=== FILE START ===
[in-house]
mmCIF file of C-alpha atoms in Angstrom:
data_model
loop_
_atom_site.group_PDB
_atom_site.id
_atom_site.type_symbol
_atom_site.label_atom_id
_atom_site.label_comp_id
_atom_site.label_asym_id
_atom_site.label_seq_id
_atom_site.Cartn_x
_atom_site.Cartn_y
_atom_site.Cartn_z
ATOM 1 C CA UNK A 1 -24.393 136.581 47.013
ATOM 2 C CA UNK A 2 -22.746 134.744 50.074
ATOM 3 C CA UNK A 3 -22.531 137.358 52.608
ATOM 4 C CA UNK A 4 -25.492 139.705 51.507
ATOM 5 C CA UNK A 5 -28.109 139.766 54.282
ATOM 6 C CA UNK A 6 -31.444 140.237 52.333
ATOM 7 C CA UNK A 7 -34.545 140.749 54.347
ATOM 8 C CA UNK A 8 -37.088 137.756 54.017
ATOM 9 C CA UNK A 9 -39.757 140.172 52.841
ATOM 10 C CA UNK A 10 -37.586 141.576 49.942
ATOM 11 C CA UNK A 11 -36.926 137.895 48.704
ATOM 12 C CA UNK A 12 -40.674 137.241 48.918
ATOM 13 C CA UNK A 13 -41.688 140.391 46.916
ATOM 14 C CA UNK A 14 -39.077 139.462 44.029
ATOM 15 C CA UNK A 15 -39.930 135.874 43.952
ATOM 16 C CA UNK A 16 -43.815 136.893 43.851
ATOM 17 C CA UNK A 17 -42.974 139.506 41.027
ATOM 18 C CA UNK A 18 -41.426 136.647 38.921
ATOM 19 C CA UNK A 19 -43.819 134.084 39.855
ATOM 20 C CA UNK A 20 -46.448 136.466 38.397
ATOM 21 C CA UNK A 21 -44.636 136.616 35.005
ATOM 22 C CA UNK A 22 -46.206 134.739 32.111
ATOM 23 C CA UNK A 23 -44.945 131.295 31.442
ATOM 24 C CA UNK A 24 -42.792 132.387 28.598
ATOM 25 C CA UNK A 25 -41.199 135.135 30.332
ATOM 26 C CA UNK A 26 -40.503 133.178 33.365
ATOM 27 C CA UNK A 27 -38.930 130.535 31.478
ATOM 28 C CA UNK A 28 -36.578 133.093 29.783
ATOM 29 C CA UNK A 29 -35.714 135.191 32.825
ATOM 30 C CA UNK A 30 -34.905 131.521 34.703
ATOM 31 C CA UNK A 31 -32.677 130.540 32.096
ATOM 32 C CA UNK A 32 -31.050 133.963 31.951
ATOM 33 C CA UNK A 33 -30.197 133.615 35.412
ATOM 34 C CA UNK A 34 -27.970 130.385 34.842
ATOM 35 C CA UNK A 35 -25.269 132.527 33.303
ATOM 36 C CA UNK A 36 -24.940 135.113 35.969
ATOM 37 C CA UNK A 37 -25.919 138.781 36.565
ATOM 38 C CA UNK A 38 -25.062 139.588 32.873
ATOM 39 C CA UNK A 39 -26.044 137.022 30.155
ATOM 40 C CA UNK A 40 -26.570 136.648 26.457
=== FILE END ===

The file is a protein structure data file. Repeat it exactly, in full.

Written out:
[in-house]
mmCIF file of C-alpha atoms in Angstrom:
data_model
loop_
_atom_site.group_PDB
_atom_site.id
_atom_site.type_symbol
_atom_site.label_atom_id
_atom_site.label_comp_id
_atom_site.label_asym_id
_atom_site.label_seq_id
_atom_site.Cartn_x
_atom_site.Cartn_y
_atom_site.Cartn_z
ATOM 1 C CA UNK A 1 -24.393 136.581 47.013
ATOM 2 C CA UNK A 2 -22.746 134.744 50.074
ATOM 3 C CA UNK A 3 -22.531 137.358 52.608
ATOM 4 C CA UNK A 4 -25.492 139.705 51.507
ATOM 5 C CA UNK A 5 -28.109 139.766 54.282
ATOM 6 C CA UNK A 6 -31.444 140.237 52.333
ATOM 7 C CA UNK A 7 -34.545 140.749 54.347
ATOM 8 C CA UNK A 8 -37.088 137.756 54.017
ATOM 9 C CA UNK A 9 -39.757 140.172 52.841
ATOM 10 C CA UNK A 10 -37.586 141.576 49.942
ATOM 11 C CA UNK A 11 -36.926 137.895 48.704
ATOM 12 C CA UNK A 12 -40.674 137.241 48.918
ATOM 13 C CA UNK A 13 -41.688 140.391 46.916
ATOM 14 C CA UNK A 14 -39.077 139.462 44.029
ATOM 15 C CA UNK A 15 -39.930 135.874 43.952
ATOM 16 C CA UNK A 16 -43.815 136.893 43.851
ATOM 17 C CA UNK A 17 -42.974 139.506 41.027
ATOM 18 C CA UNK A 18 -41.426 136.647 38.921
ATOM 19 C CA UNK A 19 -43.819 134.084 39.855
ATOM 20 C CA UNK A 20 -46.448 136.466 38.397
ATOM 21 C CA UNK A 21 -44.636 136.616 35.005
ATOM 22 C CA UNK A 22 -46.206 134.739 32.111
ATOM 23 C CA UNK A 23 -44.945 131.295 31.442
ATOM 24 C CA UNK A 24 -42.792 132.387 28.598
ATOM 25 C CA UNK A 25 -41.199 135.135 30.332
ATOM 26 C CA UNK A 26 -40.503 133.178 33.365
ATOM 27 C CA UNK A 27 -38.930 130.535 31.478
ATOM 28 C CA UNK A 28 -36.578 133.093 29.783
ATOM 29 C CA UNK A 29 -35.714 135.191 32.825
ATOM 30 C CA UNK A 30 -34.905 131.521 34.703
ATOM 31 C CA UNK A 31 -32.677 130.540 32.096
ATOM 32 C CA UNK A 32 -31.050 133.963 31.951
ATOM 33 C CA UNK A 33 -30.197 133.615 35.412
ATOM 34 C CA UNK A 34 -27.970 130.385 34.842
ATOM 35 C CA UNK A 35 -25.269 132.527 33.303
ATOM 36 C CA UNK A 36 -24.940 135.113 35.969
ATOM 37 C CA UNK A 37 -25.919 138.781 36.565
ATOM 38 C CA UNK A 38 -25.062 139.588 32.873
ATOM 39 C CA UNK A 39 -26.044 137.022 30.155
ATOM 40 C CA UNK A 40 -26.570 136.648 26.457